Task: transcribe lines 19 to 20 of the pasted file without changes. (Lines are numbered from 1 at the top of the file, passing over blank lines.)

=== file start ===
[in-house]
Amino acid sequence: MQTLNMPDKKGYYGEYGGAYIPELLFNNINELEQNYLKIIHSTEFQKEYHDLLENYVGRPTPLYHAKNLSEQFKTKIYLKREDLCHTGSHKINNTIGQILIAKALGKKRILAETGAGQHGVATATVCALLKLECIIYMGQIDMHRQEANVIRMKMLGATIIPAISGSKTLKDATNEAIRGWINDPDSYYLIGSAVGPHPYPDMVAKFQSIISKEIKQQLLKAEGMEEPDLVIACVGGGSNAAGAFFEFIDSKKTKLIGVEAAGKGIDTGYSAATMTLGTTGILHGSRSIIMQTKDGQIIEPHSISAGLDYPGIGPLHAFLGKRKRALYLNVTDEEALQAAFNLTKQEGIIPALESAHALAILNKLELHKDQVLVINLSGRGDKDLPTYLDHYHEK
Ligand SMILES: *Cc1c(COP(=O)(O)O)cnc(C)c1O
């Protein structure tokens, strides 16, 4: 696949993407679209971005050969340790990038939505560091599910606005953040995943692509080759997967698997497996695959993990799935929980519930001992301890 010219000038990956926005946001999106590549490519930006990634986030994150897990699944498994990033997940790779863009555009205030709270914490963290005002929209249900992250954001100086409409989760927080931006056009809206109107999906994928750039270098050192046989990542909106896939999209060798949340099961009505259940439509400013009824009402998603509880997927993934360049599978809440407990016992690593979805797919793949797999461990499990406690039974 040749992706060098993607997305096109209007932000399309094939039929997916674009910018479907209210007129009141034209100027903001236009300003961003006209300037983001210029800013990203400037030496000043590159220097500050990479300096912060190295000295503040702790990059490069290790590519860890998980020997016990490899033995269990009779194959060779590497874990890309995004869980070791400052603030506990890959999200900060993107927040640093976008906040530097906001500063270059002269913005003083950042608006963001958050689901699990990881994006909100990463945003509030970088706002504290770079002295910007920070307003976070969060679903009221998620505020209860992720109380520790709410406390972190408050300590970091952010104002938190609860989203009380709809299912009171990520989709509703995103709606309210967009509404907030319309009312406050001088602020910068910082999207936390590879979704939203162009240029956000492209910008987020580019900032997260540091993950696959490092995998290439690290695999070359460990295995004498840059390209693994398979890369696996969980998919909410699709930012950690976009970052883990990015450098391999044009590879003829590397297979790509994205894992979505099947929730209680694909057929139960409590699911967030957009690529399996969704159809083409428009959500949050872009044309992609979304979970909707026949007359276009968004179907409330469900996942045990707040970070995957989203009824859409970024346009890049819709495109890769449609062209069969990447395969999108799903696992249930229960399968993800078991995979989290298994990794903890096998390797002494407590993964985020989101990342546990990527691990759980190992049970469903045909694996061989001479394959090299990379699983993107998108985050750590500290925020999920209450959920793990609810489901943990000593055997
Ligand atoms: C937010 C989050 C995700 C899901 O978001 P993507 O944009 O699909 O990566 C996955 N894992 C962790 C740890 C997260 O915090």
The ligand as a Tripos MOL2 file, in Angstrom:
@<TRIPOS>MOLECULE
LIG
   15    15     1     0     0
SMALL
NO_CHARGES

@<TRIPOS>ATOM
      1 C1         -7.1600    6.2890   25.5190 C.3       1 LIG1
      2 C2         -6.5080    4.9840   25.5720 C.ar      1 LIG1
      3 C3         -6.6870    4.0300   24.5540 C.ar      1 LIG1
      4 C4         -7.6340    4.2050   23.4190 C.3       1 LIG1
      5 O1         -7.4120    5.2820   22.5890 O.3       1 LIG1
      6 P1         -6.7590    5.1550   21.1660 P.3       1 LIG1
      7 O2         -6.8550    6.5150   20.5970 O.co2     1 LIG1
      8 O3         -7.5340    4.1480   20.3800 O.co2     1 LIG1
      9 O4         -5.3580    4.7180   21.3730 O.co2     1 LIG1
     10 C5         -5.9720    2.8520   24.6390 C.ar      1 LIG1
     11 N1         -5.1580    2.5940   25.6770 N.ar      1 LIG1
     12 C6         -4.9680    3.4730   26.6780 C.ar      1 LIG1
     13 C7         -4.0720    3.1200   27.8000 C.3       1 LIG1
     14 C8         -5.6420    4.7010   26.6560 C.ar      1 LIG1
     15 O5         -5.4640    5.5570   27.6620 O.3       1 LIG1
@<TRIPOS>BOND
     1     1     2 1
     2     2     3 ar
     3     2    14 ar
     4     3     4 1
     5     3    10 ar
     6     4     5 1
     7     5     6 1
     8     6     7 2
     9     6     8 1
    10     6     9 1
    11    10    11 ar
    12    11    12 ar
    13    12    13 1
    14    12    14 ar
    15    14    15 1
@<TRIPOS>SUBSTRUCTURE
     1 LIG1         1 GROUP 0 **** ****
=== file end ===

      7 O2         -6.8550    6.5150   20.5970 O.co2     1 LIG1
      8 O3         -7.5340    4.1480   20.3800 O.co2     1 LIG1